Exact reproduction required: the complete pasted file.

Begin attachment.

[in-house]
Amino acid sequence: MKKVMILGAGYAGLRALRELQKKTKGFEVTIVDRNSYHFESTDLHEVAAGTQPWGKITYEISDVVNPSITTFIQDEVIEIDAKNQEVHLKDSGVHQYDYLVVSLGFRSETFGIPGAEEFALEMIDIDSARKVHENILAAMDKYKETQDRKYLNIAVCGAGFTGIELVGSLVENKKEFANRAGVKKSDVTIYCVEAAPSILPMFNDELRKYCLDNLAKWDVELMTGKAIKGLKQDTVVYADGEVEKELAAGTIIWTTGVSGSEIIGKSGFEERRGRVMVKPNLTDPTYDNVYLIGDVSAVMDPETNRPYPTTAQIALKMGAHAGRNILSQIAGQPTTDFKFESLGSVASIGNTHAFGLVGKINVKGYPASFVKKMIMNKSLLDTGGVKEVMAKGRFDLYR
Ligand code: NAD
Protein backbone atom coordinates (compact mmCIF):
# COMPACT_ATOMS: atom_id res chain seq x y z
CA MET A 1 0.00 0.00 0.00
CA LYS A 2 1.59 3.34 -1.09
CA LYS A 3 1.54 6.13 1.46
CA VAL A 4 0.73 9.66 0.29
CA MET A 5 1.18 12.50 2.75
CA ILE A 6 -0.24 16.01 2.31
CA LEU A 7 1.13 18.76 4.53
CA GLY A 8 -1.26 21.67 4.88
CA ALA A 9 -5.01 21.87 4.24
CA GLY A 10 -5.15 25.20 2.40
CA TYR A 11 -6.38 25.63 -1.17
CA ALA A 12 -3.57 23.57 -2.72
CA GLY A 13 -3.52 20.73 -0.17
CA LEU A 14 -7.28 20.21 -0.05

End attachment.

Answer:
[in-house]
Amino acid sequence: MKKVMILGAGYAGLRALRELQKKTKGFEVTIVDRNSYHFESTDLHEVAAGTQPWGKITYEISDVVNPSITTFIQDEVIEIDAKNQEVHLKDSGVHQYDYLVVSLGFRSETFGIPGAEEFALEMIDIDSARKVHENILAAMDKYKETQDRKYLNIAVCGAGFTGIELVGSLVENKKEFANRAGVKKSDVTIYCVEAAPSILPMFNDELRKYCLDNLAKWDVELMTGKAIKGLKQDTVVYADGEVEKELAAGTIIWTTGVSGSEIIGKSGFEERRGRVMVKPNLTDPTYDNVYLIGDVSAVMDPETNRPYPTTAQIALKMGAHAGRNILSQIAGQPTTDFKFESLGSVASIGNTHAFGLVGKINVKGYPASFVKKMIMNKSLLDTGGVKEVMAKGRFDLYR
Ligand code: NAD
Protein backbone atom coordinates (compact mmCIF):
# COMPACT_ATOMS: atom_id res chain seq x y z
CA MET A 1 0.00 0.00 0.00
CA LYS A 2 1.59 3.34 -1.09
CA LYS A 3 1.54 6.13 1.46
CA VAL A 4 0.73 9.66 0.29
CA MET A 5 1.18 12.50 2.75
CA ILE A 6 -0.24 16.01 2.31
CA LEU A 7 1.13 18.76 4.53
CA GLY A 8 -1.26 21.67 4.88
CA ALA A 9 -5.01 21.87 4.24
CA GLY A 10 -5.15 25.20 2.40
CA TYR A 11 -6.38 25.63 -1.17
CA ALA A 12 -3.57 23.57 -2.72
CA GLY A 13 -3.52 20.73 -0.17
CA LEU A 14 -7.28 20.21 -0.05